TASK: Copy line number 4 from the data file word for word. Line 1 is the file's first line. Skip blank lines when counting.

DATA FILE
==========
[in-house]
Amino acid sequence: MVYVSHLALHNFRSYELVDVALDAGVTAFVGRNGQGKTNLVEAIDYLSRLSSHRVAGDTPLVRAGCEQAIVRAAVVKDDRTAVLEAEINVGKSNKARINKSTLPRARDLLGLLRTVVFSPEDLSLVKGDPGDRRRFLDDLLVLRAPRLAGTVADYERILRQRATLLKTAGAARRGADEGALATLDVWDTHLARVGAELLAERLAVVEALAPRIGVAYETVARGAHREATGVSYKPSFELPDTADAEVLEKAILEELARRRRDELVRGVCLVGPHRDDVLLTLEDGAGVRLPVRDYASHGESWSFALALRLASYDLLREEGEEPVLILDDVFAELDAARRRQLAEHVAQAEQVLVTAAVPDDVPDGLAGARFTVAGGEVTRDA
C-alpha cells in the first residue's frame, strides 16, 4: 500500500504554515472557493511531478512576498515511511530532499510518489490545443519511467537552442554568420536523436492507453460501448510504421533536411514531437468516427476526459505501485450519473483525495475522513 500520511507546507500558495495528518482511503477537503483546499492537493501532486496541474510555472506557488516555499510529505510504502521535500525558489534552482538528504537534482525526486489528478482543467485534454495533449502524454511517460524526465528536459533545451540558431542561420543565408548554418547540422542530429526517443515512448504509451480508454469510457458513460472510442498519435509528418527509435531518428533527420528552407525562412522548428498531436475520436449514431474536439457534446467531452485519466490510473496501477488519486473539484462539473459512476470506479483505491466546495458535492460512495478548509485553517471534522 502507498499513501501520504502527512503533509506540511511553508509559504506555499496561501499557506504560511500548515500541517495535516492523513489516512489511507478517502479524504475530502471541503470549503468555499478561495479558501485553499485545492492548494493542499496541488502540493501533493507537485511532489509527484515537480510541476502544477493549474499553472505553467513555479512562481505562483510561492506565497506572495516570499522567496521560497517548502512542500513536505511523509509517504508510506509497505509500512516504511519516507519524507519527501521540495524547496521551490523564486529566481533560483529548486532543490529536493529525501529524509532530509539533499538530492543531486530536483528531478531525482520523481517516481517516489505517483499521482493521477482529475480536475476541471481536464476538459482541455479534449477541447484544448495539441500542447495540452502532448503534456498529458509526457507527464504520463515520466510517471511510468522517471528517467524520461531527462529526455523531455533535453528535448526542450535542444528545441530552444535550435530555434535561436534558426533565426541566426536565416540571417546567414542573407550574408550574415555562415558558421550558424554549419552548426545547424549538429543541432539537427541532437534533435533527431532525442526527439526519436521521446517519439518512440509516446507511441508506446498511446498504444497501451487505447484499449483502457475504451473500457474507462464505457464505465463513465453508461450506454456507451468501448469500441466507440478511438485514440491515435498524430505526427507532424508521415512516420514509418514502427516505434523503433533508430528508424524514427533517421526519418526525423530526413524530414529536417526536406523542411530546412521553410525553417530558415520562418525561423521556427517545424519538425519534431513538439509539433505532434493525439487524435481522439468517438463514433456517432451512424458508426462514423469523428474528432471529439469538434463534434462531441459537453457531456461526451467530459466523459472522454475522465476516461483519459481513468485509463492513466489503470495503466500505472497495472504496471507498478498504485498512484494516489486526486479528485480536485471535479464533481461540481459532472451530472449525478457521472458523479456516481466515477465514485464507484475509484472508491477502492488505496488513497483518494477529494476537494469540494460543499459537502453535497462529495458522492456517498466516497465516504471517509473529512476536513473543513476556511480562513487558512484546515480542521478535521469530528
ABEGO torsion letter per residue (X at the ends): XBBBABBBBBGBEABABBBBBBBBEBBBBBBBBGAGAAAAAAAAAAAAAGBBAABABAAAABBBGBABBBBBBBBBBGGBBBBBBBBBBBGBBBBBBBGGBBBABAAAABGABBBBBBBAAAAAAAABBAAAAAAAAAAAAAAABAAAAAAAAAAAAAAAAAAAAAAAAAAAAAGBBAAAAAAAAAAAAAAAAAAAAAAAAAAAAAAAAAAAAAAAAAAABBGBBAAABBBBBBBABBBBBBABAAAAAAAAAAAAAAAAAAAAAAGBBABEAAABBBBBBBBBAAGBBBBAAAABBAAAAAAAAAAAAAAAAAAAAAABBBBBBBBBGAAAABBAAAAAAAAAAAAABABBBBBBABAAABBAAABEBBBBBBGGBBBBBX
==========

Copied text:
ABEGO torsion letter per residue (X at the ends): XBBBABBBBBGBEABABBBBBBBBEBBBBBBBBGAGAAAAAAAAAAAAAGBBAABABAAAABBBGBABBBBBBBBBBGGBBBBBBBBBBBGBBBBBBBGGBBBABAAAABGABBBBBBBAAAAAAAABBAAAAAAAAAAAAAAABAAAAAAAAAAAAAAAAAAAAAAAAAAAAAGBBAAAAAAAAAAAAAAAAAAAAAAAAAAAAAAAAAAAAAAAAAAABBGBBAAABBBBBBBABBBBBBABAAAAAAAAAAAAAAAAAAAAAAGBBABEAAABBBBBBBBBAAGBBBBAAAABBAAAAAAAAAAAAAAAAAAAAAABBBBBBBBBGAAAABBAAAAAAAAAAAAABABBBBBBABAAABBAAABEBBBBBBGGBBBBBX